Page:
Rib fractures are associated with multiple complications including pneumonia, acute respiratory distress syndrome, atelectasis and lung collapse. Pain from rib fractures causes hypoventilation and increased pulmonary complications. Patients with multiple rib fractures often require critical care admission.1

Image 1 – Cutaneous distribution of thoracic nerves. (Testut.)

SAPB was first developed as an analgesic option in breast and thoracic surgery. The block has since been described in case reports3 for rib fracture and intercostal drain analgesia in the emergency department and in a recent feasibility study.4 There remains limited evidence for performing the block. The addition of a SAPB to standard rib fracture care is reported to improve pain scores and reduce in-hospital opioid requirements.12

Serratus anterior:

  • Originates on the anterior surface of ribs 1-8 and inserts onto the medial border of the scapula.
  • Lies between latissimus dorsi above, and the ribs and pleura below.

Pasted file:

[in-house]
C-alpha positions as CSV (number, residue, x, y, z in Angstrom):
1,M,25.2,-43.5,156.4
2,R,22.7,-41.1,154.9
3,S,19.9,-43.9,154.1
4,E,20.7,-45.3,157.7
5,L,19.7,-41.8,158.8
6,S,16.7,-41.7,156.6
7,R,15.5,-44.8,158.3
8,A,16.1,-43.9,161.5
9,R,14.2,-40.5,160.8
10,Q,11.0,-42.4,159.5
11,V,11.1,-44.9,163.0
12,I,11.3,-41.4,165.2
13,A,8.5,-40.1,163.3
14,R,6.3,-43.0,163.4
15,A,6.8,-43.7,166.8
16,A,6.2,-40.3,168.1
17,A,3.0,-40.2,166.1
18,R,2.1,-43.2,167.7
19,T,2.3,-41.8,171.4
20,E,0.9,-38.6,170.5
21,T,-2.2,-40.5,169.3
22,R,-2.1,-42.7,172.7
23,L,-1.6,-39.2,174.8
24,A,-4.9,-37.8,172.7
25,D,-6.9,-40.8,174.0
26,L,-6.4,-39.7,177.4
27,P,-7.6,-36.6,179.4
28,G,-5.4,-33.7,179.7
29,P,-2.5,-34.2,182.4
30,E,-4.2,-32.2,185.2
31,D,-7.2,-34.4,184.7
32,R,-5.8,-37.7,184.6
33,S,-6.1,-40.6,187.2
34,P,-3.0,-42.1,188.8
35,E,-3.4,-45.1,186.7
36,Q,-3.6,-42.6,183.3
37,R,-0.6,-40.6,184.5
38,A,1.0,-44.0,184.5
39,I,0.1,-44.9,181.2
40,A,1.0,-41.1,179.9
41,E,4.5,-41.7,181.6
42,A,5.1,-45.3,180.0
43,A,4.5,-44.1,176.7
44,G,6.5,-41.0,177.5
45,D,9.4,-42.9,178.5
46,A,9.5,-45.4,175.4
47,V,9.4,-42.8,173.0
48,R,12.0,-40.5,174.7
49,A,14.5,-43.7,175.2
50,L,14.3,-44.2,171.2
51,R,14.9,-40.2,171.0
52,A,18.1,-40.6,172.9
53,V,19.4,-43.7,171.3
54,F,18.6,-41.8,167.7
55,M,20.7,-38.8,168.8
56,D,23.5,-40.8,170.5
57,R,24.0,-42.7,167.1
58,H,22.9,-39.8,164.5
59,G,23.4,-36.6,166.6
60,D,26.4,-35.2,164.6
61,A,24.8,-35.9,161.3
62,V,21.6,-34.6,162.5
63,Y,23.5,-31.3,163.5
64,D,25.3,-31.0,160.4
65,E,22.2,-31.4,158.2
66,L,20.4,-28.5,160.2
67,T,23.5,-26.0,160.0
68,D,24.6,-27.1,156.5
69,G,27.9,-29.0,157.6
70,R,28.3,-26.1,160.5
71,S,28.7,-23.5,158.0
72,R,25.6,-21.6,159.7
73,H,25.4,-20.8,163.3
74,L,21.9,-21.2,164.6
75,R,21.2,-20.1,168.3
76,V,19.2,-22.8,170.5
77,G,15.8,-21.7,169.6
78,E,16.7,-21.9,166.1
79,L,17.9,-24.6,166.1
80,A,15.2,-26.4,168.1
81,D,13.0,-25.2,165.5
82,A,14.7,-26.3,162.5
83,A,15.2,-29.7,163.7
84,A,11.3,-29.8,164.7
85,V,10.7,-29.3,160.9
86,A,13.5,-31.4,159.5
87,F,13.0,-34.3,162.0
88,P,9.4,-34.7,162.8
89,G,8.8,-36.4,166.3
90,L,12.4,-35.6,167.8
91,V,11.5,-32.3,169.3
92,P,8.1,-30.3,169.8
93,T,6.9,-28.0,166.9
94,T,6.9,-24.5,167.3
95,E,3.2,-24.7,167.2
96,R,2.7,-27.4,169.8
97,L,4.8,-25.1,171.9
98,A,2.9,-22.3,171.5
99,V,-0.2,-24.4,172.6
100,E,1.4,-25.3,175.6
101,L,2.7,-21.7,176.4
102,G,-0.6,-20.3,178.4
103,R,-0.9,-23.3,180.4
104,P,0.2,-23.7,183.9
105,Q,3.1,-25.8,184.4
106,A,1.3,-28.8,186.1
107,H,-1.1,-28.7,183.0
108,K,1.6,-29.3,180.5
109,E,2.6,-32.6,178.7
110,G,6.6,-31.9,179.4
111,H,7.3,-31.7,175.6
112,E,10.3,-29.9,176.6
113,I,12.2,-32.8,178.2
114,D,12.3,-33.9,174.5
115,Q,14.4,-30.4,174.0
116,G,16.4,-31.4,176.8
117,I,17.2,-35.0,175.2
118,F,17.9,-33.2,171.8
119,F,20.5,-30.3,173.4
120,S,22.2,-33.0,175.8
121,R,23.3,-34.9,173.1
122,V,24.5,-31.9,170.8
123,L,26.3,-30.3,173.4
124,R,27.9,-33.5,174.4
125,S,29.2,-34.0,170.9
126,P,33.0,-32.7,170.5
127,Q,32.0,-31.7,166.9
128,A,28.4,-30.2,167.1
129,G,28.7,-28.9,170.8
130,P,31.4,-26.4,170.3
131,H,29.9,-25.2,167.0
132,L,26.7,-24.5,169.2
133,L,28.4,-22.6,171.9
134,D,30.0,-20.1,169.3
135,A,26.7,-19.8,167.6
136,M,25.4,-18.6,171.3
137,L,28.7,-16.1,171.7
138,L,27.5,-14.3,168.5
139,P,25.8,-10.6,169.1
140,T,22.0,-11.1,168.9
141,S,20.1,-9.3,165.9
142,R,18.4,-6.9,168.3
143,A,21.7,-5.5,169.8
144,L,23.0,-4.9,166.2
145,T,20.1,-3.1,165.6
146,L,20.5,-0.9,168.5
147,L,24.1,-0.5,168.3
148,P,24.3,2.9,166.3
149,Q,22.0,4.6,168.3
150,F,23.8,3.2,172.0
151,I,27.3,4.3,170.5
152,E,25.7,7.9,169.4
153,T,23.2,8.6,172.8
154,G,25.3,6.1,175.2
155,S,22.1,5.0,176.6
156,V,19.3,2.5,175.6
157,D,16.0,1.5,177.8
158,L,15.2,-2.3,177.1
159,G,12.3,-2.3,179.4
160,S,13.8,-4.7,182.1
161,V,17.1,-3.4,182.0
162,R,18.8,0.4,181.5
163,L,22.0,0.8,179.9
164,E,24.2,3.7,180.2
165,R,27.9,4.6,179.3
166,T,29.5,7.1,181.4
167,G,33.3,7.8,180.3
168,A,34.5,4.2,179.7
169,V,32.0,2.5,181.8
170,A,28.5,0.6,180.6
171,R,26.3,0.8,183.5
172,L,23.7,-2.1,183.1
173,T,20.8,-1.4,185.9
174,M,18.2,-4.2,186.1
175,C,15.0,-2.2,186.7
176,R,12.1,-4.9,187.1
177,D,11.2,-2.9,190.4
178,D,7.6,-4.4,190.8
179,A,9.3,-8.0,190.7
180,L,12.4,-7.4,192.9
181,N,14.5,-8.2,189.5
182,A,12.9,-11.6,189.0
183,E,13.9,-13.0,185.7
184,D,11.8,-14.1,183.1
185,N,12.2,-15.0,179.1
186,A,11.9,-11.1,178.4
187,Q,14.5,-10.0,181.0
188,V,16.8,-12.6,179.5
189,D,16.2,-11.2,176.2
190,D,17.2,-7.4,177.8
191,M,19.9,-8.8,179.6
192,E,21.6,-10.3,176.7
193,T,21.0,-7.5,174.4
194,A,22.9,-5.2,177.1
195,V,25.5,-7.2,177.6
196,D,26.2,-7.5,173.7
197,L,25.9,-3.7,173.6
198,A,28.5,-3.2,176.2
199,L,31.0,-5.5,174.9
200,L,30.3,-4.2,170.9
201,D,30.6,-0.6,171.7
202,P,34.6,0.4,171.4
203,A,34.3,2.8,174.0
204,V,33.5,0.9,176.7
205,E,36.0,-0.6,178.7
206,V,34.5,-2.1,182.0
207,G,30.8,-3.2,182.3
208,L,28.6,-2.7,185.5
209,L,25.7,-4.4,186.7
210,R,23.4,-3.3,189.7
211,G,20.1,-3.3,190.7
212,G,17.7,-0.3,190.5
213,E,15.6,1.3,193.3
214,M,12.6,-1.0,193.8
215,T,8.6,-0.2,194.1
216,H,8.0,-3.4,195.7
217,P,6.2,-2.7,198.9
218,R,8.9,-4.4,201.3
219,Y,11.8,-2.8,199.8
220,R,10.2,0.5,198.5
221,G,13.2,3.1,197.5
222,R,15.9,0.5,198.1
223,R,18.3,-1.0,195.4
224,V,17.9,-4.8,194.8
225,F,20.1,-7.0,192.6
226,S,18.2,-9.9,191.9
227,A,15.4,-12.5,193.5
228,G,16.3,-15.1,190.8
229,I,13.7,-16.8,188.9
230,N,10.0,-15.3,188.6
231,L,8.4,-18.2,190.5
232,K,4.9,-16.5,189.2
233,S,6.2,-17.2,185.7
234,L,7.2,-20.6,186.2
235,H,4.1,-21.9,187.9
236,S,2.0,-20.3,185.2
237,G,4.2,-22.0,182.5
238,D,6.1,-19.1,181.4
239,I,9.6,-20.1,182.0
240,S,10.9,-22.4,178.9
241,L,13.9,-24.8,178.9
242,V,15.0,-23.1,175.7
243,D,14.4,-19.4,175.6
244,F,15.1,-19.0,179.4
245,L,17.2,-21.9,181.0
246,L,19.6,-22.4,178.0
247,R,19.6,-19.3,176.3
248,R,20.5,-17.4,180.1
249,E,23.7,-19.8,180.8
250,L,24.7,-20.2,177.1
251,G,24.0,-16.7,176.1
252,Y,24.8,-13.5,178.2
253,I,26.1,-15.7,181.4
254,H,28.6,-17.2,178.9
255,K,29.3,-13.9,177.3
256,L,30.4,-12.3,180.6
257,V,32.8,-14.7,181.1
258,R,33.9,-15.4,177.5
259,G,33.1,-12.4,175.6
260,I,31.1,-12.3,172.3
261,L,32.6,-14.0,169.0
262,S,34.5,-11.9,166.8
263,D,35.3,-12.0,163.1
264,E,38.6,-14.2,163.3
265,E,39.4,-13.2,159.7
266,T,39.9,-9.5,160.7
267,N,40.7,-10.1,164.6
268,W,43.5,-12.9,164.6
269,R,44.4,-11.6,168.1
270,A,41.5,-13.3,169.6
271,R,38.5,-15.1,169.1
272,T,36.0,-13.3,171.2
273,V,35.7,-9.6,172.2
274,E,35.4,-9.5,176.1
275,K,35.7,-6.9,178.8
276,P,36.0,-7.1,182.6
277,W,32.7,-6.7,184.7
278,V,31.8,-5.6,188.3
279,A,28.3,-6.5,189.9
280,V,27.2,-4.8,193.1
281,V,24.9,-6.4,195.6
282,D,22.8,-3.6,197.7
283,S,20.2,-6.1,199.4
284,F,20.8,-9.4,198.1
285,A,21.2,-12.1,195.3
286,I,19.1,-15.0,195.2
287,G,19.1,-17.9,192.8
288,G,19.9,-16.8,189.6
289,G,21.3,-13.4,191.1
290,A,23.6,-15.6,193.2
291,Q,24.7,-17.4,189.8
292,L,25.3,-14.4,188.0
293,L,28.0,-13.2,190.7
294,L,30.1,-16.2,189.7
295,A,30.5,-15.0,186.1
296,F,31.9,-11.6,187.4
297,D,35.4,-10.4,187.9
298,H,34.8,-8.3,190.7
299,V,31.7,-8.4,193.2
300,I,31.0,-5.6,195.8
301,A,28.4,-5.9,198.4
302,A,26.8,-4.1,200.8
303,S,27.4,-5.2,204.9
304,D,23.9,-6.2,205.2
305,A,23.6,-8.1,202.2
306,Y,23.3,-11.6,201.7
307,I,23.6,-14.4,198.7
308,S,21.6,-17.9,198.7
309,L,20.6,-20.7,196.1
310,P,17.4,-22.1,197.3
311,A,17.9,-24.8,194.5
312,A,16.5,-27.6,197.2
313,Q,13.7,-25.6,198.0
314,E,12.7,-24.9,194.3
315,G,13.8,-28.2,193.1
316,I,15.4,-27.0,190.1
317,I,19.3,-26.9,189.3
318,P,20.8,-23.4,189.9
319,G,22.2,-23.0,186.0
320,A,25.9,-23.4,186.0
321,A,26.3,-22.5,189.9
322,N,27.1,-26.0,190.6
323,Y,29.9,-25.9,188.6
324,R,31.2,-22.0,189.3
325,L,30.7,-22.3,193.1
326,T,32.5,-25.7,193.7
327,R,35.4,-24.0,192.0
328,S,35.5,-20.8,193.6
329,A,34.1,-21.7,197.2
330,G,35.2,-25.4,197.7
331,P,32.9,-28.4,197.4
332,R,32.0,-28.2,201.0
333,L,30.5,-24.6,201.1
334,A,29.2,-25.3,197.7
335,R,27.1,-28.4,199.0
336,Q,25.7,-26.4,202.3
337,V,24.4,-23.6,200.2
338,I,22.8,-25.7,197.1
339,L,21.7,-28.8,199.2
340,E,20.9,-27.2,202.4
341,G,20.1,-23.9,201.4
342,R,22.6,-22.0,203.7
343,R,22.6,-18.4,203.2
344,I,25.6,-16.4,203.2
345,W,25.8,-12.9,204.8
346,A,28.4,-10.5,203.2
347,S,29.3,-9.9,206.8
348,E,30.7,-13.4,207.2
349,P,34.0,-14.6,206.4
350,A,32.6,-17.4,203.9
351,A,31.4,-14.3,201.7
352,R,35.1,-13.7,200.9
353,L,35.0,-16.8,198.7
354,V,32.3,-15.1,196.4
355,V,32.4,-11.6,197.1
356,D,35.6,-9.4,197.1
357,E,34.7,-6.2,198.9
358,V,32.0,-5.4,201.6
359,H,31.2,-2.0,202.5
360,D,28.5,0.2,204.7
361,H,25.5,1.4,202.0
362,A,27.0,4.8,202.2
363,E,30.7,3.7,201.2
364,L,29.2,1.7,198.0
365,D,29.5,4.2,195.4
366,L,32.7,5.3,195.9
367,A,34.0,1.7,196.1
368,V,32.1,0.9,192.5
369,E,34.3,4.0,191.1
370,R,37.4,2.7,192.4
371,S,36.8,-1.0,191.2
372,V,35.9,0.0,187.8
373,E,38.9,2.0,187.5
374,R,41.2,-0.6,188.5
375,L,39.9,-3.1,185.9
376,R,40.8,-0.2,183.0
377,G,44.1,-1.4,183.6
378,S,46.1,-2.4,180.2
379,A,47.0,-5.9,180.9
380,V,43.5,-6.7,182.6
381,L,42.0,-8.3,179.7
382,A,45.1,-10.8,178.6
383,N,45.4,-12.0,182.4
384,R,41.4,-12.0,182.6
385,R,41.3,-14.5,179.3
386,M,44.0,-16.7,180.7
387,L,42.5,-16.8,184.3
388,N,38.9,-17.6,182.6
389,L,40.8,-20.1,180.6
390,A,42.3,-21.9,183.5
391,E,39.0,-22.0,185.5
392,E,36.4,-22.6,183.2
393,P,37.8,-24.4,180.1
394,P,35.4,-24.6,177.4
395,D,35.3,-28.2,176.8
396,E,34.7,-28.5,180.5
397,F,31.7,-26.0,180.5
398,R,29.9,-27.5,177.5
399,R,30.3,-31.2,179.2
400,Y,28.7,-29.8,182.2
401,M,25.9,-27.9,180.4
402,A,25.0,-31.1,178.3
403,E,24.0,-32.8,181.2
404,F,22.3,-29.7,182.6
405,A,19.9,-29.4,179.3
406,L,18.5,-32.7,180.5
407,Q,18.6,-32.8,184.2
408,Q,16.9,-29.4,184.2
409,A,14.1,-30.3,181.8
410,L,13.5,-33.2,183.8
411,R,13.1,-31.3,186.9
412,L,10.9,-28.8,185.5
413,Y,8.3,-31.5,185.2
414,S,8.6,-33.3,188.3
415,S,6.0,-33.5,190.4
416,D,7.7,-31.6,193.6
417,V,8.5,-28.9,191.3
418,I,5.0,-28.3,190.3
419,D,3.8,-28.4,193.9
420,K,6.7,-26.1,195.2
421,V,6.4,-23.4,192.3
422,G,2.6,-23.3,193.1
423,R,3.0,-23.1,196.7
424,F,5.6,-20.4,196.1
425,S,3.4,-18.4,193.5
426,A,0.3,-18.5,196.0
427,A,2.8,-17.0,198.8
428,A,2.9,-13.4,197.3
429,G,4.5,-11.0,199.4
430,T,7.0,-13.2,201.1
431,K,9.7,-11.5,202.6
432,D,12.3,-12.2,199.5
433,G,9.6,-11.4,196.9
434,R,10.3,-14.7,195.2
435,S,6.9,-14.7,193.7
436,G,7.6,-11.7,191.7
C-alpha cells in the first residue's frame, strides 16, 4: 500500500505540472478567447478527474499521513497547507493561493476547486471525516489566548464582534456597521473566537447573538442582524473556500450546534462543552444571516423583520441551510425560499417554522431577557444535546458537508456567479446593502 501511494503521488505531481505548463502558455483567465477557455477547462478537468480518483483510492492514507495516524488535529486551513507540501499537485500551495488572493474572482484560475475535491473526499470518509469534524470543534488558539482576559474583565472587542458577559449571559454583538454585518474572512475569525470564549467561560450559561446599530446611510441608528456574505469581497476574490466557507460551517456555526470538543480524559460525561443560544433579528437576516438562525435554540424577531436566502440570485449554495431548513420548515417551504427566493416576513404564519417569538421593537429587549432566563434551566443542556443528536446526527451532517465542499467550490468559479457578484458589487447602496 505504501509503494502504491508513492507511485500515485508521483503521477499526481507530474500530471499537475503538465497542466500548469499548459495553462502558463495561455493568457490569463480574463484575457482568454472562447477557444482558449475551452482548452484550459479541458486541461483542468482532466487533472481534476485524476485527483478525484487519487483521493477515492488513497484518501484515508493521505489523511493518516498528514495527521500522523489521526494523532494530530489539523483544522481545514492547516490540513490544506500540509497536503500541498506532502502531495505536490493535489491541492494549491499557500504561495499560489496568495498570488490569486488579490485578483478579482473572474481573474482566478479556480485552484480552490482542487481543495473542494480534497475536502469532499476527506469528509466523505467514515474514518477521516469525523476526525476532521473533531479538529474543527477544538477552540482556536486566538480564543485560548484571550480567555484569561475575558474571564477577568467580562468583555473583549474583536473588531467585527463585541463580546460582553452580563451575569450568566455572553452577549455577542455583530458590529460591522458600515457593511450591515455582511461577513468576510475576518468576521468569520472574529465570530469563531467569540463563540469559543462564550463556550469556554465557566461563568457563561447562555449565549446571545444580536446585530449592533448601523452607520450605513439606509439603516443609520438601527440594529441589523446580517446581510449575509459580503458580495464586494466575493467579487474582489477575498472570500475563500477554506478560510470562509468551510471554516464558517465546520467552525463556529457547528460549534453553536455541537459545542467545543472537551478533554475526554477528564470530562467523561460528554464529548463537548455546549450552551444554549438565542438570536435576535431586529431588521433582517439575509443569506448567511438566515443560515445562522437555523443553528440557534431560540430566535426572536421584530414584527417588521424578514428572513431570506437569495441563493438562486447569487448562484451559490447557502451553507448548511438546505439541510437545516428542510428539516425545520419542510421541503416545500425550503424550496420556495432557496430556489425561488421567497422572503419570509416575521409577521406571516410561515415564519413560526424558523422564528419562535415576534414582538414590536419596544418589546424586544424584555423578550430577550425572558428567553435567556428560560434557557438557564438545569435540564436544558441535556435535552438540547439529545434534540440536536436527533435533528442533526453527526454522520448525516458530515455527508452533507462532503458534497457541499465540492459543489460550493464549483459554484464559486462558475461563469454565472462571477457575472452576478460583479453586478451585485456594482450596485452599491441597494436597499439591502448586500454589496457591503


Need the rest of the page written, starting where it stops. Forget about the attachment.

• The thoracic intercostal nerves pierce serratus anterior.
  • A potential space exists superficial and deep to serratus anterior.
  • Within this space run the intercostal nerves (lateral cutaneous branches), long thoracic nerve and thoracodorsal nerve. The thoracodorsal artery runs along with the thoracodorsal nerve.
Image 2 – Diagram of the course and branches of a typical intercostal nerve.

These nerves can be blocked in the superficial or deep space to provide analgesia from ribs one to nine. They are ideal for anterior or lateral fractures. More posterior fractures may be better suited to a more posterior nerve block such as an erector spinae (ESP) block, paravertebral block, or neuraxial technique if suitable. Nevertheless, in those where the lateral or sitting position to allow more posterior nerve block techniques is not possible (pain, concomitant injury, spinal precautions), an SAPB, which is able to be performed in the supine position, will likely provide analgesia for more posterior fractures.12

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